Cures and Fixes

While watching TV the other day, I saw a pediatrician being interviewed. During the interview she recommended giving honey to children for their coughs. That got me to thinking about my mother. Were she living, Mom could say, “I told you so.” That would be with relationship to the effectiveness of some of the “cures” she used when caring for her sick children.

We knew the regimen for each ailment:
  • Cough? A teaspoon of honey mixed with a few drops of lemon juice.
  • Tummy Ache? Chicken soup, hot tea, and toasted crackers slathered with butter.
  • Sore Throat? Suck on horehound drops.
  • Bad Breath? Brush teeth with baking soda and gargle with salt water.
  • Canker Sore? Apply paste made of alum and water.
  • Bee Sting? Remove stinger and cover with paste made of baking soda and water.
  • Wound or Cut? Soak in warm water to which Epsom Salts was added; dry and apply iodine. (Ouch!)
  • Cold Hands? Rub vigorously through hair.
  • Headache? Place the inside of a banana peel at base of skull, cover with towel; lie down in a darkened room.
  • Diarrhea? Eat Apples.
  • The Blues? Homemade potato soup served with toast.

Mom was quite the folk practitioner. I can count on one hand the number of times I went to the doctor during childhood and adolescence.

Not only did Mom have cures, she also had "fixes." Sometimes when I share some of her fixes, I see raised eyebrows. But they all work and they are economical.
  • Fruit juice on a washable fabric? Place the stained portion of the fabric over a strainer and run a stream of boiling water over the stain until it disappears. (No, this does not set the stain. The stain totally disappears.)
  • Mildew on cloth? Soak in sour milk. (Worked back in the day before pasteurization when milk could still be soured rather than just turn smelly and bitter.)
  • Iron rust on cloth? Wet with lemon juice, sprinkle with table salt, put out in the sun.
  • Water ring on table? Cover the spot with a thin layer of mayonnaise. Sprinkle with a small amount of baking soda. Rub lightly with a soft cloth in the direction of the grain of the wood. Remove all mayo and buff with dry soft cloth. (May need to be repeated.)
The other day I discovered a “fix” that my mother apparently did not know about. On a recent cold day when wool coats were being removed in a church foyer, many women discovered that skirts and slacks were left clinging to their bodies. There was much distress being expressed until one very savvy lady took a metal object and rubbed it against the various fabrics. VoilĂ ! Static free clothing! How is that for a cheap alternative to the static-cling sprays?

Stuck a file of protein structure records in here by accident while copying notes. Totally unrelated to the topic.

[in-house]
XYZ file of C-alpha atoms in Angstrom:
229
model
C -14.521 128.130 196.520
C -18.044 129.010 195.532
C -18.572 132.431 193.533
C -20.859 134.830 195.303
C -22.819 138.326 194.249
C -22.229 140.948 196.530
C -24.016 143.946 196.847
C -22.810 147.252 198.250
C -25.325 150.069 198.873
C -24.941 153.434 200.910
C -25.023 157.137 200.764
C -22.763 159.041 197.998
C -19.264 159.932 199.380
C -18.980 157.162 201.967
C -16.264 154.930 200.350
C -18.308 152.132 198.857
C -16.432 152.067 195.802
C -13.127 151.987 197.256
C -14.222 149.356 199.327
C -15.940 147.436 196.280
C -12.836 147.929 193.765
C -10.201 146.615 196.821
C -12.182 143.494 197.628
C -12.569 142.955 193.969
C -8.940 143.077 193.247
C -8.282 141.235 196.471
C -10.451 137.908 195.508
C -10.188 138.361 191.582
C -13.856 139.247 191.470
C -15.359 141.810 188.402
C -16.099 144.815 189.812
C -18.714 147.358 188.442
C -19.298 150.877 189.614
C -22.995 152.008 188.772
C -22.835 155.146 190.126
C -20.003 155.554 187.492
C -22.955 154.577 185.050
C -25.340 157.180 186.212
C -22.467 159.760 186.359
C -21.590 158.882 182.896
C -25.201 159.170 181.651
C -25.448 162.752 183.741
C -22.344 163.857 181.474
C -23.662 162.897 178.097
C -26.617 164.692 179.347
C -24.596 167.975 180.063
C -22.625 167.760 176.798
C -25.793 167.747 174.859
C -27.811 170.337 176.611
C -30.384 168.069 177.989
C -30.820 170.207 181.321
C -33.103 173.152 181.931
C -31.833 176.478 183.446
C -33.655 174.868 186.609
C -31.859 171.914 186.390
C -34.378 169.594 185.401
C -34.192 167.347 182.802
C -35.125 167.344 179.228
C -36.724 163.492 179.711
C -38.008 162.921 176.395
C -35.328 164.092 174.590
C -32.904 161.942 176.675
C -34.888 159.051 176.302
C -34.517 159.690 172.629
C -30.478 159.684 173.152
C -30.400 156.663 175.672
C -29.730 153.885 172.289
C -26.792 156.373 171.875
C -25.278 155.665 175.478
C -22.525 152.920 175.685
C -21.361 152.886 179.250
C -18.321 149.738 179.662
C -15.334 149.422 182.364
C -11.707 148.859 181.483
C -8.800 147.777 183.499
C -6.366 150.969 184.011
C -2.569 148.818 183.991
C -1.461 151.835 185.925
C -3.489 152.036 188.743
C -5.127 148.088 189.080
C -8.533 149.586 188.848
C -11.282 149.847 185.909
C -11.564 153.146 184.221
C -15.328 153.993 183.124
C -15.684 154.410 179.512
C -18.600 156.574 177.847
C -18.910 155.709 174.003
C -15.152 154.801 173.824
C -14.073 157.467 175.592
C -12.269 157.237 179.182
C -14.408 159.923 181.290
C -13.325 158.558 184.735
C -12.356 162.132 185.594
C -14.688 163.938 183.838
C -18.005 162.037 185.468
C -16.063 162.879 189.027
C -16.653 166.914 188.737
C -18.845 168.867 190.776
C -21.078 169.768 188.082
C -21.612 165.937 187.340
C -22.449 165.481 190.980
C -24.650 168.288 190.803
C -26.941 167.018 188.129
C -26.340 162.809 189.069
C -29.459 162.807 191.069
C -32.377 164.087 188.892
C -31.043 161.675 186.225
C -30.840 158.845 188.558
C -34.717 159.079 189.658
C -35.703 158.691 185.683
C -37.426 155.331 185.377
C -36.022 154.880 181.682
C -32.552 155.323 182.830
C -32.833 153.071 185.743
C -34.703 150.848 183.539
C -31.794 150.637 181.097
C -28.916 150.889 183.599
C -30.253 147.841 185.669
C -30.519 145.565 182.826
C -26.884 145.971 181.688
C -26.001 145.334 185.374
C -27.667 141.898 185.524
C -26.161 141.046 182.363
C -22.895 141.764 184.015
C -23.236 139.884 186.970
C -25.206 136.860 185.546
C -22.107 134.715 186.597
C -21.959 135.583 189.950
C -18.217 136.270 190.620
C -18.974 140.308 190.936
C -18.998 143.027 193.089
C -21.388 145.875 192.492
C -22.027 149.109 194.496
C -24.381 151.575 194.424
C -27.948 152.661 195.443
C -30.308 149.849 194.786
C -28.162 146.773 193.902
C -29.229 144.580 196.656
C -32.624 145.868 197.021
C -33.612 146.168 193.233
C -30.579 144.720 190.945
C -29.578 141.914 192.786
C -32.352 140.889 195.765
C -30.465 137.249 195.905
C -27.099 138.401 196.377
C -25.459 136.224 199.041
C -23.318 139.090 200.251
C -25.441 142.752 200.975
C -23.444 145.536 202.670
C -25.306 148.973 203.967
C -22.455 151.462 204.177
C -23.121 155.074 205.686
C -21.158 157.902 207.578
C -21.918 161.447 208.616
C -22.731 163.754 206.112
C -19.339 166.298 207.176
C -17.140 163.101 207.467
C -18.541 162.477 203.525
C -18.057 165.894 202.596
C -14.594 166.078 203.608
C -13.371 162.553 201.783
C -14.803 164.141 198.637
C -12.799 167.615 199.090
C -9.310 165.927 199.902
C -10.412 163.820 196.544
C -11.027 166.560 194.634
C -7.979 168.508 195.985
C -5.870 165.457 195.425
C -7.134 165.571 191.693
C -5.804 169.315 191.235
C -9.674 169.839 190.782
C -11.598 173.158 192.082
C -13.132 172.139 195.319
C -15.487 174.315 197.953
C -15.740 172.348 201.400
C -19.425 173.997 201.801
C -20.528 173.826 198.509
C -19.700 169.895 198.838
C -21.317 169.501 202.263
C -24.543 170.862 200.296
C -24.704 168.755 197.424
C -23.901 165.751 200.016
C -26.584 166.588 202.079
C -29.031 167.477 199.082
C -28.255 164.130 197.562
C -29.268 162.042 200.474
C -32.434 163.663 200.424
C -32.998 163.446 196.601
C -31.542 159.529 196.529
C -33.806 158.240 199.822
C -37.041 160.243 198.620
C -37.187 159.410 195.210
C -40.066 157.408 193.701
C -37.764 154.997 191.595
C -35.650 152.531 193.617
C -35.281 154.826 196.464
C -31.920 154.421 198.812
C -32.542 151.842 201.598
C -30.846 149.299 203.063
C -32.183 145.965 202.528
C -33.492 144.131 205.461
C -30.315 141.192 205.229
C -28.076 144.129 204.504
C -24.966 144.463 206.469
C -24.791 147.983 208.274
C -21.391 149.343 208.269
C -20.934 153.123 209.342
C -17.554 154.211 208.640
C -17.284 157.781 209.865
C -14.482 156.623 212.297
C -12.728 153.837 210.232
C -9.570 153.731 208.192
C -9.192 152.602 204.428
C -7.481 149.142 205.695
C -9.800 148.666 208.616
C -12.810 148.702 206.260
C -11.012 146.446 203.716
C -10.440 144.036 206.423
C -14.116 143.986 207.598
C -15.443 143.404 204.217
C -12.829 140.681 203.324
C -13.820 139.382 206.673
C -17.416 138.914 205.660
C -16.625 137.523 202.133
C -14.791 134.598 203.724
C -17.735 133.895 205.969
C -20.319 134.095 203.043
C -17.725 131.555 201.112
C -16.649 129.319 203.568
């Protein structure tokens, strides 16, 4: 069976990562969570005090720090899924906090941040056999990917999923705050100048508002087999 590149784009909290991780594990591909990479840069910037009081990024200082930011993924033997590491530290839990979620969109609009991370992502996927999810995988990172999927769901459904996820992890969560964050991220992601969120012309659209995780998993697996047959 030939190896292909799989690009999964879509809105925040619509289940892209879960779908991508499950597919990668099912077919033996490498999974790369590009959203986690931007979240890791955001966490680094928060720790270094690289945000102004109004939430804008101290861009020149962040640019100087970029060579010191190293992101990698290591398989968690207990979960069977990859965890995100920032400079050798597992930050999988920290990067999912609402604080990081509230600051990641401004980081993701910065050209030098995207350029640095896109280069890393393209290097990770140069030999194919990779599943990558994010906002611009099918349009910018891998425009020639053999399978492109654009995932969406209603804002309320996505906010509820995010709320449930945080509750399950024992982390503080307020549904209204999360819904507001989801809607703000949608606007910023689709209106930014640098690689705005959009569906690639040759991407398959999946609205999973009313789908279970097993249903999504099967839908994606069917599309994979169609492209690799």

1. In the winter, I rub against an outside corner (inside the house). There is a metal strip that runs along that edge and underneath the drywall joint compound. Any static build up is drained off and into that metal.

  2. Secondary Roads, another great hint! Interesting that the metal works even when it is covered with the drywall joint compound.

  3. Bee sting-crushed garlic or a mud pack made with your own spit.
    Diarhea-2 TBS powdered jello (unprepared)
    Sweaty Feet-Soak in warm tea for 15 minutes every week
    Head cold-Grind 1 inch of a peeled garlic root, with one peeled lemon. Make it into a pitcher of water and sweeten. The ginger forces your body to release toxins and the Lemon provides the vitamin C your body needs.
    Sugar inhibits healing from illnesses.

  4. Hillary, thanks for some additional cures!

  5. ...and a really sore throat: swab with a mixture of iodine and glycerin, thanks to Dad. He also knew a bundle of things "coaloil" would fix.

  6. Vanilla, I had forgotten about the iodine and glycerin. Was the coaloil for an infected sore?